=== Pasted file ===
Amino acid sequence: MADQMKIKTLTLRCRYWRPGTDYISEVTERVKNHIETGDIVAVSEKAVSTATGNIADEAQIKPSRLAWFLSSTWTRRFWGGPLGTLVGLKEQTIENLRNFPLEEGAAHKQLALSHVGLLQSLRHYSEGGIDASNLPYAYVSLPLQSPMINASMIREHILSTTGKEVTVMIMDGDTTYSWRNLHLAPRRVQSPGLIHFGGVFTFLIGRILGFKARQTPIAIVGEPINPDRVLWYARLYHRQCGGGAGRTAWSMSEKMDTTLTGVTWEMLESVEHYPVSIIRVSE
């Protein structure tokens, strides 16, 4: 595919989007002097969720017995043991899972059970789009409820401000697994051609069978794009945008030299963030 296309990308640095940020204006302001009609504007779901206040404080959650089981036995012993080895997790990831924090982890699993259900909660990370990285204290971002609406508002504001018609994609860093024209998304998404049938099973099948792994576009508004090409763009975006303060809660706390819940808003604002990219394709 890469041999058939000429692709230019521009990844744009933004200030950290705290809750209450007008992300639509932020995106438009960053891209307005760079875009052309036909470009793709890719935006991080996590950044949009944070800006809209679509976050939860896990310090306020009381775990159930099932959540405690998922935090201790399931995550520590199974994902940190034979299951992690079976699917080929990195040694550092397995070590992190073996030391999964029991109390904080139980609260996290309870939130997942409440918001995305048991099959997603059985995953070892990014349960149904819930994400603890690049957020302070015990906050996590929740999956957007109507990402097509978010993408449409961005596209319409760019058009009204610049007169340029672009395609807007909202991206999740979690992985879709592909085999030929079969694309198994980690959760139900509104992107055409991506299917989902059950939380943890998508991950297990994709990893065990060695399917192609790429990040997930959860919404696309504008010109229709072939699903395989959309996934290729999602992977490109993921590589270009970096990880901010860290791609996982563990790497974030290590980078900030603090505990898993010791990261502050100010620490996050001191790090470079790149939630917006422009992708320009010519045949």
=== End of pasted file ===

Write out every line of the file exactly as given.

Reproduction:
Amino acid sequence: MADQMKIKTLTLRCRYWRPGTDYISEVTERVKNHIETGDIVAVSEKAVSTATGNIADEAQIKPSRLAWFLSSTWTRRFWGGPLGTLVGLKEQTIENLRNFPLEEGAAHKQLALSHVGLLQSLRHYSEGGIDASNLPYAYVSLPLQSPMINASMIREHILSTTGKEVTVMIMDGDTTYSWRNLHLAPRRVQSPGLIHFGGVFTFLIGRILGFKARQTPIAIVGEPINPDRVLWYARLYHRQCGGGAGRTAWSMSEKMDTTLTGVTWEMLESVEHYPVSIIRVSE
């Protein structure tokens, strides 16, 4: 595919989007002097969720017995043991899972059970789009409820401000697994051609069978794009945008030299963030 296309990308640095940020204006302001009609504007779901206040404080959650089981036995012993080895997790990831924090982890699993259900909660990370990285204290971002609406508002504001018609994609860093024209998304998404049938099973099948792994576009508004090409763009975006303060809660706390819940808003604002990219394709 890469041999058939000429692709230019521009990844744009933004200030950290705290809750209450007008992300639509932020995106438009960053891209307005760079875009052309036909470009793709890719935006991080996590950044949009944070800006809209679509976050939860896990310090306020009381775990159930099932959540405690998922935090201790399931995550520590199974994902940190034979299951992690079976699917080929990195040694550092397995070590992190073996030391999964029991109390904080139980609260996290309870939130997942409440918001995305048991099959997603059985995953070892990014349960149904819930994400603890690049957020302070015990906050996590929740999956957007109507990402097509978010993408449409961005596209319409760019058009009204610049007169340029672009395609807007909202991206999740979690992985879709592909085999030929079969694309198994980690959760139900509104992107055409991506299917989902059950939380943890998508991950297990994709990893065990060695399917192609790429990040997930959860919404696309504008010109229709072939699903395989959309996934290729999602992977490109993921590589270009970096990880901010860290791609996982563990790497974030290590980078900030603090505990898993010791990261502050100010620490996050001191790090470079790149939630917006422009992708320009010519045949």